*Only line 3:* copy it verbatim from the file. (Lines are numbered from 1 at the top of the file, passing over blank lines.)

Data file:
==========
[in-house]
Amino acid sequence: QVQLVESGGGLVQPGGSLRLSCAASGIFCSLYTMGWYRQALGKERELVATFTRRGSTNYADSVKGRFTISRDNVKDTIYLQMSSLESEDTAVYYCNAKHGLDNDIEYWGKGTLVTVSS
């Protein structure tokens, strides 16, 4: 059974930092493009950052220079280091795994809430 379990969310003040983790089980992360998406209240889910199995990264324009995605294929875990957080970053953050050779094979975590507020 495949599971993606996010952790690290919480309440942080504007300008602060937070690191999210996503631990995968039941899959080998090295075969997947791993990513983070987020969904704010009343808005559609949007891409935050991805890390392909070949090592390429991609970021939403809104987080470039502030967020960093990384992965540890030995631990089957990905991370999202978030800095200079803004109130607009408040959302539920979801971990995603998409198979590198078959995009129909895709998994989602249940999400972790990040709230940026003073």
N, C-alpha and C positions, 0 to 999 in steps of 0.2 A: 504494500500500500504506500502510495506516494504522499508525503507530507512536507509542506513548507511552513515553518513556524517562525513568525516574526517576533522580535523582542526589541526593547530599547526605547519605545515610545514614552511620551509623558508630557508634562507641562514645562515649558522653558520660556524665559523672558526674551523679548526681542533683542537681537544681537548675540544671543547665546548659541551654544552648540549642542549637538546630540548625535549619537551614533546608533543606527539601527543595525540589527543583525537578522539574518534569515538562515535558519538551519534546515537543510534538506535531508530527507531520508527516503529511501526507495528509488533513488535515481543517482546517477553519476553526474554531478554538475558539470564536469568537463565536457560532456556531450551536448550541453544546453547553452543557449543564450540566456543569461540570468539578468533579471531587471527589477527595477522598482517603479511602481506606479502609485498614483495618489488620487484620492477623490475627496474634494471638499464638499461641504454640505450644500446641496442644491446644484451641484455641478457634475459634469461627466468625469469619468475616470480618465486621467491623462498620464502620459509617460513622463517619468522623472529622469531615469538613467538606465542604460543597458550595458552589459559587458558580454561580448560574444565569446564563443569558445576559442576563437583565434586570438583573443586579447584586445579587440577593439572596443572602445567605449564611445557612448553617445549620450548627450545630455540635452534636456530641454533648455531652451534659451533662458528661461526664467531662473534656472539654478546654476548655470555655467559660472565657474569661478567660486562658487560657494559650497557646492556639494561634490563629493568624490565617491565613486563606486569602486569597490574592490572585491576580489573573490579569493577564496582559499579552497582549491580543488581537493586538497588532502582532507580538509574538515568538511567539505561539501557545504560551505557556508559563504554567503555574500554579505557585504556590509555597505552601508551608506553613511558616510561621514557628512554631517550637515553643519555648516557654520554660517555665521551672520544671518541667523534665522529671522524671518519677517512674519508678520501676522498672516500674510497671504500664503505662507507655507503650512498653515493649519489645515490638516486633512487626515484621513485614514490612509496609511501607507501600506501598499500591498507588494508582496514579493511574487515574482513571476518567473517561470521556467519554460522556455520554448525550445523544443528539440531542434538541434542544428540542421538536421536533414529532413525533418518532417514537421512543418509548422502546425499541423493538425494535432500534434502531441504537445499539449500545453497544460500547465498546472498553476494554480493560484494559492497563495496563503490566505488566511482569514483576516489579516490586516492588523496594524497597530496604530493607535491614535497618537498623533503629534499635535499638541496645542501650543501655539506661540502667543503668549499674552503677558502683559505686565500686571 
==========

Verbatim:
């Protein structure tokens, strides 16, 4: 059974930092493009950052220079280091795994809430 379990969310003040983790089980992360998406209240889910199995990264324009995605294929875990957080970053953050050779094979975590507020 495949599971993606996010952790690290919480309440942080504007300008602060937070690191999210996503631990995968039941899959080998090295075969997947791993990513983070987020969904704010009343808005559609949007891409935050991805890390392909070949090592390429991609970021939403809104987080470039502030967020960093990384992965540890030995631990089957990905991370999202978030800095200079803004109130607009408040959302539920979801971990995603998409198979590198078959995009129909895709998994989602249940999400972790990040709230940026003073």